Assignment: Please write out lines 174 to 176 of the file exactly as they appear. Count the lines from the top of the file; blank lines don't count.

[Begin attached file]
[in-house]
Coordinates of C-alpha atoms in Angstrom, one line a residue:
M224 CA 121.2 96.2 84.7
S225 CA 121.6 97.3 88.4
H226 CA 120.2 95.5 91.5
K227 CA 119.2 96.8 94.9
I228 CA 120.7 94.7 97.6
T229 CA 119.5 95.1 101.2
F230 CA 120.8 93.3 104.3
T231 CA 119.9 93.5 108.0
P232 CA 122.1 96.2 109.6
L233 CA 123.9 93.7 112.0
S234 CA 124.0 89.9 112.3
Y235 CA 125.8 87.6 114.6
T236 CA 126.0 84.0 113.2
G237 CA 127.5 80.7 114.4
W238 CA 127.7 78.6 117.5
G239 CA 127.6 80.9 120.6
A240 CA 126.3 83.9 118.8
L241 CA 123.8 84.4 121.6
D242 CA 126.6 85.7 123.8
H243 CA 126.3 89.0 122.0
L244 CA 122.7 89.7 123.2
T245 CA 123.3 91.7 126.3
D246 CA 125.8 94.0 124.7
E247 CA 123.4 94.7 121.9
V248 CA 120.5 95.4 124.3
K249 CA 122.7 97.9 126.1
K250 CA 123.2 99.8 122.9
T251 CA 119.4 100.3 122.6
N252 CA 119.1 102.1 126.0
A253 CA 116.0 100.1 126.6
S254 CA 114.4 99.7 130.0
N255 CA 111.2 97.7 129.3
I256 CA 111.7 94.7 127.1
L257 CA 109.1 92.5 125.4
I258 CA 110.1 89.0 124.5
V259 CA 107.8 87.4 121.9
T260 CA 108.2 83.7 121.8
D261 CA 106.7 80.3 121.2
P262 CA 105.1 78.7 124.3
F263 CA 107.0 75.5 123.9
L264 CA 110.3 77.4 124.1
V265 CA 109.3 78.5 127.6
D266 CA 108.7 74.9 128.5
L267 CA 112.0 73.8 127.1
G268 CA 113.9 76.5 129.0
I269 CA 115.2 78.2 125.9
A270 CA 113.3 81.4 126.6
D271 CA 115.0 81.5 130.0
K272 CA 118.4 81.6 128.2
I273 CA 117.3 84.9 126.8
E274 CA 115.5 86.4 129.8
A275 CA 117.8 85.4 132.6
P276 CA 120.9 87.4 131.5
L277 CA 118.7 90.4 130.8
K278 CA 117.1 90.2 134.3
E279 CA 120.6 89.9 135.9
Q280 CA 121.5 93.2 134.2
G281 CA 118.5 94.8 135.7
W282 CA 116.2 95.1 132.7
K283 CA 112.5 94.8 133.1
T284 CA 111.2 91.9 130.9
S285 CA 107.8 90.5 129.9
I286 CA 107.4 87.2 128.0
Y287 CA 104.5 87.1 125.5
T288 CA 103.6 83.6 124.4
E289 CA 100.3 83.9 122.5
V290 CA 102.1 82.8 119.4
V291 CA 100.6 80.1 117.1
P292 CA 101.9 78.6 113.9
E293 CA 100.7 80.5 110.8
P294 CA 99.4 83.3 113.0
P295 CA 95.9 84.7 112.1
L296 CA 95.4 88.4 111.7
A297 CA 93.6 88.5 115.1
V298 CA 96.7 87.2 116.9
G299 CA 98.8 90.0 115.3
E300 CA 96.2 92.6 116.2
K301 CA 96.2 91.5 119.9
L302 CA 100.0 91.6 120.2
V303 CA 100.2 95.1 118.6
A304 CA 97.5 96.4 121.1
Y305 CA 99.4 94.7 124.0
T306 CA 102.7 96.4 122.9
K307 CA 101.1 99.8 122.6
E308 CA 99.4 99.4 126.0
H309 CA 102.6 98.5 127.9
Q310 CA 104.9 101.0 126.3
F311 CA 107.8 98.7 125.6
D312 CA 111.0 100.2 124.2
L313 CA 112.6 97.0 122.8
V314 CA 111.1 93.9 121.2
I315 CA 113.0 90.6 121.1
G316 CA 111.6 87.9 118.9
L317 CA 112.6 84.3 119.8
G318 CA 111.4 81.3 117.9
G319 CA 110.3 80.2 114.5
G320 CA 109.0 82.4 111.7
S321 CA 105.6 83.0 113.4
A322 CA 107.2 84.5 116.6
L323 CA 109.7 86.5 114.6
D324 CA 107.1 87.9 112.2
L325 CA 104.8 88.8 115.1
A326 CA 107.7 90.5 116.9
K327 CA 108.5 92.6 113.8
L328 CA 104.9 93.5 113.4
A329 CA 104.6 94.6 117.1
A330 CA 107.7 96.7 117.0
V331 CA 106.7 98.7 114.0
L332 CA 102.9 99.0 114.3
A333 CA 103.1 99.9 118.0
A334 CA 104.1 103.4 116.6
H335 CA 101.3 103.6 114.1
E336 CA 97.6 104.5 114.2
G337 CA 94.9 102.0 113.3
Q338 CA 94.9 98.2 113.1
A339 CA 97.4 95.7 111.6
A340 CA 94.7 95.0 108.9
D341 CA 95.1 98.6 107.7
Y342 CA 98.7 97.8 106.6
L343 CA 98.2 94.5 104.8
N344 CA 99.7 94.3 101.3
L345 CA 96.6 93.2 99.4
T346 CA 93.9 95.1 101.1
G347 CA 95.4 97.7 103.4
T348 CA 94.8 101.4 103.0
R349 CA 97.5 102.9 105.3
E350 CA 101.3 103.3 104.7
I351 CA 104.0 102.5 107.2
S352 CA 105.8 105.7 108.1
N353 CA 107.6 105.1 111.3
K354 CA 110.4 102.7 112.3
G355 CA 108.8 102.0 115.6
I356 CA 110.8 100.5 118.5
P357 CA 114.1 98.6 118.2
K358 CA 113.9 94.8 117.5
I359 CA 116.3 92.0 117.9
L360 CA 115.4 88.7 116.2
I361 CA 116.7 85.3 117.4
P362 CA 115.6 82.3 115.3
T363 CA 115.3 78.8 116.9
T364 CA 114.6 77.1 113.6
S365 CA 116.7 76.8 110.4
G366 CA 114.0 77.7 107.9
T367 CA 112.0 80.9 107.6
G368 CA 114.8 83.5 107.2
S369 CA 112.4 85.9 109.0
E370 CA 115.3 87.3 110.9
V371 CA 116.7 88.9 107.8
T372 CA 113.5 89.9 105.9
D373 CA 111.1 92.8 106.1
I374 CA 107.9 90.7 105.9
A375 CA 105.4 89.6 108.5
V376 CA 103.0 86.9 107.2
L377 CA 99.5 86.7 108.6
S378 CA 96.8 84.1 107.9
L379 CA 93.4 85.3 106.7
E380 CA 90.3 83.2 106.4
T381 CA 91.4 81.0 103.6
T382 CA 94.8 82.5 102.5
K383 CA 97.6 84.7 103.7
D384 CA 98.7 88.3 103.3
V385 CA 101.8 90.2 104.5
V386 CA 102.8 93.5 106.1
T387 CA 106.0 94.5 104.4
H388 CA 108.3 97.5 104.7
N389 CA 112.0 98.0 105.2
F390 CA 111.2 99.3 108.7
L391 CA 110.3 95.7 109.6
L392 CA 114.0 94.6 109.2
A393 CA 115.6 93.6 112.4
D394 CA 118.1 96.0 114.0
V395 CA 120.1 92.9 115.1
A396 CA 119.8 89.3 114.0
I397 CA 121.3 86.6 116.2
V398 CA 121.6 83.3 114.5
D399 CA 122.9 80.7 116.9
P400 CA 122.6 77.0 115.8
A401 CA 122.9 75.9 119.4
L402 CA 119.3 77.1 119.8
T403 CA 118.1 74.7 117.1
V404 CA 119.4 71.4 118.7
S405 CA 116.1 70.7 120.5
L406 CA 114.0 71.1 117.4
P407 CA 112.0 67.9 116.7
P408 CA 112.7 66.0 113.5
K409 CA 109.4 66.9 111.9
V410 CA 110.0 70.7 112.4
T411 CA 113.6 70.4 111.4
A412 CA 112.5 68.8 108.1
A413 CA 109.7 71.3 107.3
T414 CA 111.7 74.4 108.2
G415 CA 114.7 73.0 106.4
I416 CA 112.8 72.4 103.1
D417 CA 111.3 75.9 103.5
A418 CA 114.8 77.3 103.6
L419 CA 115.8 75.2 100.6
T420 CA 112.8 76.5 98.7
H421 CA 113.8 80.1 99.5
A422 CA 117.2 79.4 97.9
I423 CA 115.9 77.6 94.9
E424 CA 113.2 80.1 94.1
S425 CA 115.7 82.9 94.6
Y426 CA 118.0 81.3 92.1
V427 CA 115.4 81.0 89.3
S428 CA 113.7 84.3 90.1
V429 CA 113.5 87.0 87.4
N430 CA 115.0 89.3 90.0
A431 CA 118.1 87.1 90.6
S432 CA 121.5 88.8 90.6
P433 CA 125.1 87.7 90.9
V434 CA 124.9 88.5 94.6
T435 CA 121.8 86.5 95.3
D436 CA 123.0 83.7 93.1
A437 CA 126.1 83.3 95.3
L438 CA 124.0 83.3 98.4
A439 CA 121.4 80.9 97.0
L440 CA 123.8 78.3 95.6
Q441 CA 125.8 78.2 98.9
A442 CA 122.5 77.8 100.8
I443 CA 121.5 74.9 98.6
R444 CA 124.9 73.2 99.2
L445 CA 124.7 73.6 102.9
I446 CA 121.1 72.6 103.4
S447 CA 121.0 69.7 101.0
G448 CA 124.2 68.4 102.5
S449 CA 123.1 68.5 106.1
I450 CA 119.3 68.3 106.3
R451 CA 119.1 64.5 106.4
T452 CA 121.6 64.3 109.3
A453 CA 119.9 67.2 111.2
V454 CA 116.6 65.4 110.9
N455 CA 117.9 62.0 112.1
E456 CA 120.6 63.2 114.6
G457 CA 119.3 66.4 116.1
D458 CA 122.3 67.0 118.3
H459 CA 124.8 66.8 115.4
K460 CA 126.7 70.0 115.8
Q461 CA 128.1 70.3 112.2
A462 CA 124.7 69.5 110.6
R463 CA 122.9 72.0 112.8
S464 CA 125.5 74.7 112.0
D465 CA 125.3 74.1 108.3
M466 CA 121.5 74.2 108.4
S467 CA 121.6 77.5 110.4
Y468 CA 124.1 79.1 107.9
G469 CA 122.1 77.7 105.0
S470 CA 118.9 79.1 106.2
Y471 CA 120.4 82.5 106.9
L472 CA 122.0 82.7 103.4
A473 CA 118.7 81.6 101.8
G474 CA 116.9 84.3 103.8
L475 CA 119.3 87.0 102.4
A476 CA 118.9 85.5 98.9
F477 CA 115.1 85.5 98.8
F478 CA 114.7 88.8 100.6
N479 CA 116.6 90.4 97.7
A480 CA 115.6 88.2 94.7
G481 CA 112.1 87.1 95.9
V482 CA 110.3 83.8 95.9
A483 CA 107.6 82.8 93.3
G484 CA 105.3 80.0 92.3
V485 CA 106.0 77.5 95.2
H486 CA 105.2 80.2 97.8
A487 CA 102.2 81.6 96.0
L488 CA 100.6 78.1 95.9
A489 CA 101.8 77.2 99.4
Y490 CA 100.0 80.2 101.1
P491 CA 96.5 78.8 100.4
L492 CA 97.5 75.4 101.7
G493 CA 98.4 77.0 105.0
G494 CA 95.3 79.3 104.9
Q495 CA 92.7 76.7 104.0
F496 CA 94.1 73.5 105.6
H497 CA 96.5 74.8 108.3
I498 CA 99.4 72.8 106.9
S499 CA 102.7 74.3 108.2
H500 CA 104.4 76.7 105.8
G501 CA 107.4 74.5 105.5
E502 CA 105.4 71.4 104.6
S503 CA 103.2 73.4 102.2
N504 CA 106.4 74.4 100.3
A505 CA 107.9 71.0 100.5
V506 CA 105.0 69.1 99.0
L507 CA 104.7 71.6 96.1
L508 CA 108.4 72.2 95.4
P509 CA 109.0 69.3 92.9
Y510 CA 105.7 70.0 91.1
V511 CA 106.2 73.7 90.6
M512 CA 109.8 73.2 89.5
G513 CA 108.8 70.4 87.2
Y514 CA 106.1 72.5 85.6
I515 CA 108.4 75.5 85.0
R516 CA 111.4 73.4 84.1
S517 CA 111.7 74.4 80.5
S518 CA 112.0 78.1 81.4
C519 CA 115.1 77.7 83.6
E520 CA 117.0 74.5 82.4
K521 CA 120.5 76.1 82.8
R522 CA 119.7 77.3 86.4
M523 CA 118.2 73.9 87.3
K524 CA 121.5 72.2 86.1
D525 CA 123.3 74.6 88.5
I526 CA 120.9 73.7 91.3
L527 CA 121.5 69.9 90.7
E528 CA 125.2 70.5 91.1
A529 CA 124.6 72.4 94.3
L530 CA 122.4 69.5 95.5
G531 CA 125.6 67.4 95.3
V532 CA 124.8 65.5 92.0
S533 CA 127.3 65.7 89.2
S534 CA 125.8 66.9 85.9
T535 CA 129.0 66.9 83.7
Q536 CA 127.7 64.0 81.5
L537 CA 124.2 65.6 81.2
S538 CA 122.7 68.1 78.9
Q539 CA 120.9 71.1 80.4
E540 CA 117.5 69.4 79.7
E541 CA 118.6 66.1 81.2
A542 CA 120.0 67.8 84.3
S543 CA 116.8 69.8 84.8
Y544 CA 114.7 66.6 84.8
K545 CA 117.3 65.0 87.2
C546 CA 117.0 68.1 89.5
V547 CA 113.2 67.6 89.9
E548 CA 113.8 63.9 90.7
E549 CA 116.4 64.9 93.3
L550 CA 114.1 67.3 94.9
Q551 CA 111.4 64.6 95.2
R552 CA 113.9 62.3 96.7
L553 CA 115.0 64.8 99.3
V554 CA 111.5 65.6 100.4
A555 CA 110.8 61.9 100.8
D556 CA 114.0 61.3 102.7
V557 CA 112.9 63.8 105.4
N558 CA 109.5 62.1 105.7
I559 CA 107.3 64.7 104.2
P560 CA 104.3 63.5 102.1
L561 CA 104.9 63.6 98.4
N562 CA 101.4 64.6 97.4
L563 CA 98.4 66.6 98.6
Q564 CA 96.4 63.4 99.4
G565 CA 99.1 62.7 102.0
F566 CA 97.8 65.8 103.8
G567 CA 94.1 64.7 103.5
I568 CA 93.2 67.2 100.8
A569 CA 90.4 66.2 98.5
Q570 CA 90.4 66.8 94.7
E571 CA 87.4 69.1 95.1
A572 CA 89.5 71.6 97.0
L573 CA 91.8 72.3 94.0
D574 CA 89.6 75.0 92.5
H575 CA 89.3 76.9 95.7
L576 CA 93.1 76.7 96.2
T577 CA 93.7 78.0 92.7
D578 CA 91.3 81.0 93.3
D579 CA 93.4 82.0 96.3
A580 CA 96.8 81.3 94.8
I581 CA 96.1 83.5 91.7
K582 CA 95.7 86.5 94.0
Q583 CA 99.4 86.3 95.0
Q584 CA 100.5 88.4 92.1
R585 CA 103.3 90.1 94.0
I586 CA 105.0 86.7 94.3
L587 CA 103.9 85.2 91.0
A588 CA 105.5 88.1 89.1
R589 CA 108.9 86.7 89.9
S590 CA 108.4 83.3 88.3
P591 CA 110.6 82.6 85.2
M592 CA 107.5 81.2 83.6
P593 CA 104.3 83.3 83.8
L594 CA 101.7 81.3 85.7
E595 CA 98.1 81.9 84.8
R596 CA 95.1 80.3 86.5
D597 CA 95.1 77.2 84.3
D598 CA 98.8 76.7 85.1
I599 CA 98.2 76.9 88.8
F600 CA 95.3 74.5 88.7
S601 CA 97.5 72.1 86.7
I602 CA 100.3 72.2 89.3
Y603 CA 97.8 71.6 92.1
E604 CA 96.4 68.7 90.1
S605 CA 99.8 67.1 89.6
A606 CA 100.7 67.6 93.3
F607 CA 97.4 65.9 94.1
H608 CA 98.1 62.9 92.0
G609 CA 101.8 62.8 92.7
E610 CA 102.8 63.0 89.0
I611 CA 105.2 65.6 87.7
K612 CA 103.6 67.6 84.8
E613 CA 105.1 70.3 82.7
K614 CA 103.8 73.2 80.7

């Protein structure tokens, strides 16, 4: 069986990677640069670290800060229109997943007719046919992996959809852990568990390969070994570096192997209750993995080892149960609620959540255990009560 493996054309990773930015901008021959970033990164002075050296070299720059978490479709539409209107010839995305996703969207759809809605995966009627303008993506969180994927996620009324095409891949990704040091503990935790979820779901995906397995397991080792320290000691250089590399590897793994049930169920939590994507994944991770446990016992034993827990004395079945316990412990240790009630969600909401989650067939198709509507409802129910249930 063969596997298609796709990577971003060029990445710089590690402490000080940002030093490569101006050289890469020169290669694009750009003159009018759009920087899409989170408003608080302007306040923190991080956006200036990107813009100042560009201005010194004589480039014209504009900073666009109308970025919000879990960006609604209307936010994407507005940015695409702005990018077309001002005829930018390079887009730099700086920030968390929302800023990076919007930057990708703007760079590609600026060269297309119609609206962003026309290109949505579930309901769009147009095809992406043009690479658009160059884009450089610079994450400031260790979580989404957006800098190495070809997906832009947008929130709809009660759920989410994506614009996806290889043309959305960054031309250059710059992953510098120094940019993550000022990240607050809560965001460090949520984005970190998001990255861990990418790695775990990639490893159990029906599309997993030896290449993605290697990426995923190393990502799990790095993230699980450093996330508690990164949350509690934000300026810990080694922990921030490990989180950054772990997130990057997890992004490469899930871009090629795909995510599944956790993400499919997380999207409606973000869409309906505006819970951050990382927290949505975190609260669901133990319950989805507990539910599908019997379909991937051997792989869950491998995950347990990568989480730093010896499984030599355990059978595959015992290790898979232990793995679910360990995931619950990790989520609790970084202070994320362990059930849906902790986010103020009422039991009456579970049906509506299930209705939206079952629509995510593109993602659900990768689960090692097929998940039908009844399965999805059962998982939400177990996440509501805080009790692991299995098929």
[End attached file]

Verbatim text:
V395 CA 120.1 92.9 115.1
A396 CA 119.8 89.3 114.0
I397 CA 121.3 86.6 116.2